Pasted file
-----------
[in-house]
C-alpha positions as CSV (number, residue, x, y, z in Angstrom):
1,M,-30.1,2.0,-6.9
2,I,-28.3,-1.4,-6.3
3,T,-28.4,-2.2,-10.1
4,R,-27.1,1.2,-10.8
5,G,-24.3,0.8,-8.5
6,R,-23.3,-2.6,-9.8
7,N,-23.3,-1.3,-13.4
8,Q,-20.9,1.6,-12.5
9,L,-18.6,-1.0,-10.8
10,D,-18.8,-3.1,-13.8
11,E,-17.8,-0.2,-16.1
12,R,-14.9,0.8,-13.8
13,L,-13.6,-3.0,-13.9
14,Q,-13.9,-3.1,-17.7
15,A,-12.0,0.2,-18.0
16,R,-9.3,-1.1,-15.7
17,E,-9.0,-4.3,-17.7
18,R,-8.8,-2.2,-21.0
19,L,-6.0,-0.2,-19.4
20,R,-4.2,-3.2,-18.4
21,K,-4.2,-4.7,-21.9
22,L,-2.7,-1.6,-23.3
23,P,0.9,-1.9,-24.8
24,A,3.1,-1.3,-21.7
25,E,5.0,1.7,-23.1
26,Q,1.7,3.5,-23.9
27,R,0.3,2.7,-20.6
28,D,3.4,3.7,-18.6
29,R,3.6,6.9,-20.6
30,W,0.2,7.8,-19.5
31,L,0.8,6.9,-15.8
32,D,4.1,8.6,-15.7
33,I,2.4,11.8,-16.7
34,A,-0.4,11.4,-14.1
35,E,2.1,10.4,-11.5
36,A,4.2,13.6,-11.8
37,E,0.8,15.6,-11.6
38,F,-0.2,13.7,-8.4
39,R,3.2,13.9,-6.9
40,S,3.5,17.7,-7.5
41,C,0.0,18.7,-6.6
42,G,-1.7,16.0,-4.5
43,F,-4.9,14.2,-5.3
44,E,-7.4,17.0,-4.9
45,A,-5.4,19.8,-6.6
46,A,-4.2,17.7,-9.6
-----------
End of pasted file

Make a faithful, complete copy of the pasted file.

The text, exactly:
[in-house]
C-alpha positions as CSV (number, residue, x, y, z in Angstrom):
1,M,-30.1,2.0,-6.9
2,I,-28.3,-1.4,-6.3
3,T,-28.4,-2.2,-10.1
4,R,-27.1,1.2,-10.8
5,G,-24.3,0.8,-8.5
6,R,-23.3,-2.6,-9.8
7,N,-23.3,-1.3,-13.4
8,Q,-20.9,1.6,-12.5
9,L,-18.6,-1.0,-10.8
10,D,-18.8,-3.1,-13.8
11,E,-17.8,-0.2,-16.1
12,R,-14.9,0.8,-13.8
13,L,-13.6,-3.0,-13.9
14,Q,-13.9,-3.1,-17.7
15,A,-12.0,0.2,-18.0
16,R,-9.3,-1.1,-15.7
17,E,-9.0,-4.3,-17.7
18,R,-8.8,-2.2,-21.0
19,L,-6.0,-0.2,-19.4
20,R,-4.2,-3.2,-18.4
21,K,-4.2,-4.7,-21.9
22,L,-2.7,-1.6,-23.3
23,P,0.9,-1.9,-24.8
24,A,3.1,-1.3,-21.7
25,E,5.0,1.7,-23.1
26,Q,1.7,3.5,-23.9
27,R,0.3,2.7,-20.6
28,D,3.4,3.7,-18.6
29,R,3.6,6.9,-20.6
30,W,0.2,7.8,-19.5
31,L,0.8,6.9,-15.8
32,D,4.1,8.6,-15.7
33,I,2.4,11.8,-16.7
34,A,-0.4,11.4,-14.1
35,E,2.1,10.4,-11.5
36,A,4.2,13.6,-11.8
37,E,0.8,15.6,-11.6
38,F,-0.2,13.7,-8.4
39,R,3.2,13.9,-6.9
40,S,3.5,17.7,-7.5
41,C,0.0,18.7,-6.6
42,G,-1.7,16.0,-4.5
43,F,-4.9,14.2,-5.3
44,E,-7.4,17.0,-4.9
45,A,-5.4,19.8,-6.6
46,A,-4.2,17.7,-9.6